Conventional Loans are for buyers with good credit, savings and the ability to put down a larger payment. With 20% down a borrower avoids Mortgage Insurance costs associated with other loans, therefore saving money. This is good for borrowers looking to purchase an investment property.

Pros

  • Easy approval process based on automated underwriting system findings.
  • 1 year taxes allowed.
  • Ability to have a single pay or monthly on mortgage insurance, or lender paid.
  • Most condos qualify and depending on down payment allow a limited review.
  • You can remove the Mortgage Insurance after proof of equity of 20%.

Cons

  • Higher Down payment.
  • Harder to qualify with low credit score.
  • Longer waiting periods after bankruptcy, loan modification, short sale and foreclosure.
  • Mortgage insurance and rate determined by Fico Score and loan-to-value.

Types of Conventional Loans

Direct Freddie Mac Seller/Servicer
DU Refi Plus
High Balance
Home Renovation


What is a Conventional Loan?

A conventional loan meets certain guidelines as set forth by Fannie Mae and Freddie Mac. The best-known of these guidelines is the size of the loan; in most counties in the United States, the current maximum size of a conventional loan is $417,000, though super-conforming loans with higher price limits are available in more expensive counties.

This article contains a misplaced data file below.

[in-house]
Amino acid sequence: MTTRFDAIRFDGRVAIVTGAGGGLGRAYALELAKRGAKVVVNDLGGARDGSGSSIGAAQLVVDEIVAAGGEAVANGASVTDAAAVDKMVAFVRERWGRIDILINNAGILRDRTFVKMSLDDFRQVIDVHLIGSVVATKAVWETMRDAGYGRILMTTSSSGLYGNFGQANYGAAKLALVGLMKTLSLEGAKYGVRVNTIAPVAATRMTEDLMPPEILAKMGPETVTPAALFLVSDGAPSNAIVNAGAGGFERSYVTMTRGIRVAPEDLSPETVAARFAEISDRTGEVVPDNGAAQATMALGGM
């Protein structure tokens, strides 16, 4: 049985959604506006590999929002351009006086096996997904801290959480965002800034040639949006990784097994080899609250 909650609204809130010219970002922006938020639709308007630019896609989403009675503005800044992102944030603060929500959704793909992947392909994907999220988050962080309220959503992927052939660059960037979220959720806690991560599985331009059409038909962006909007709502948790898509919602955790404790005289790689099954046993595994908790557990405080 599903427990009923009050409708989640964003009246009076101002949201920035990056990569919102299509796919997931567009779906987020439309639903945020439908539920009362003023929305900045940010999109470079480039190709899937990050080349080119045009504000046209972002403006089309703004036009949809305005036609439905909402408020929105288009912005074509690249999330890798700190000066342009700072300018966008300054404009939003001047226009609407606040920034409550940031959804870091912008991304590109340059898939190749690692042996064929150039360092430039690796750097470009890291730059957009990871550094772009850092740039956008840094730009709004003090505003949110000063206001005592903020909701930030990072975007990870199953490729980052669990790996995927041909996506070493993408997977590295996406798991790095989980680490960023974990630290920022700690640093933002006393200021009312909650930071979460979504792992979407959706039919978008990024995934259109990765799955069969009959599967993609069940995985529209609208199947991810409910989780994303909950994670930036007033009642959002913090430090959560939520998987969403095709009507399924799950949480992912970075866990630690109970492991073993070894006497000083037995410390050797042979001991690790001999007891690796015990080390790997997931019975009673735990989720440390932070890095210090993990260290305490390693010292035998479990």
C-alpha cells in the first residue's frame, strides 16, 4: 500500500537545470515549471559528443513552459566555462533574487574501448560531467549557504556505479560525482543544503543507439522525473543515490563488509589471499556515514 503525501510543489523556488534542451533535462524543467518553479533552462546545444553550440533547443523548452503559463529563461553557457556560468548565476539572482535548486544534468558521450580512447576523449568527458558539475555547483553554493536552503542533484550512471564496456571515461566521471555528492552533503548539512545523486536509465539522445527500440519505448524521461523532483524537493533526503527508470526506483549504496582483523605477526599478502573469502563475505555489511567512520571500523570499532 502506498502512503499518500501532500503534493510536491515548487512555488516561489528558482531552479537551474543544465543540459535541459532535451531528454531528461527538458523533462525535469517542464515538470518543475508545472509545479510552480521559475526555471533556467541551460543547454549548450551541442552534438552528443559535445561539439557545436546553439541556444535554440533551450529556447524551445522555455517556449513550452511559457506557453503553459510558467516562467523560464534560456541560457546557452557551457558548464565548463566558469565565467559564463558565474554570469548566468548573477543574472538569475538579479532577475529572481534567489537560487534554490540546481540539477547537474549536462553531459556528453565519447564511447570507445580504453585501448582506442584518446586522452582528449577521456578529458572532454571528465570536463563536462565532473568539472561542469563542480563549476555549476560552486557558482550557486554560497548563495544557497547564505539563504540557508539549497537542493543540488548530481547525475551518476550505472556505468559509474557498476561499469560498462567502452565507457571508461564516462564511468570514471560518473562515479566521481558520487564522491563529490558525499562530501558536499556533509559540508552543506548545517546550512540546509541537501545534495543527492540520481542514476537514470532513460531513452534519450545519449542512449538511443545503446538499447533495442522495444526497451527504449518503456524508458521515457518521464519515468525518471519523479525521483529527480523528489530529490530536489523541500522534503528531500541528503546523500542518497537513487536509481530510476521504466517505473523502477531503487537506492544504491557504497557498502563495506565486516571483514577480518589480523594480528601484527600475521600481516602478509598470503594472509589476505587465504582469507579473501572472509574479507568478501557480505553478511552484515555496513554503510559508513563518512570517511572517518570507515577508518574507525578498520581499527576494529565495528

Conventional LP

Freddie Conforming purchase, rate and term, cash out

Conventional DU

Fannie conforming purchase, rate and term, cash out

Conventional High Balance LP

Freddie conforming high balance purchase, rate and term, cash out

Conventional W2 Only

Fannie conforming w2 no tax return purchase, rate and term, cash out


Jumbo Non-Delegated

Jumbo loans are too large to meet the guidelines of a conforming loan. For example, if you are buying a home in a county in which the conforming loan limit is $417,000, and you are taking out a single mortgage for $500,000, you’ll need a jumbo loan.

As jumbo loans do not meet the standards of a conforming loan, they are more difficult to sell on the secondary market. Lenders are less confident in their ability to resell this type of mortgage, so they will offset their financial risk by charging the borrower a higher interest rate.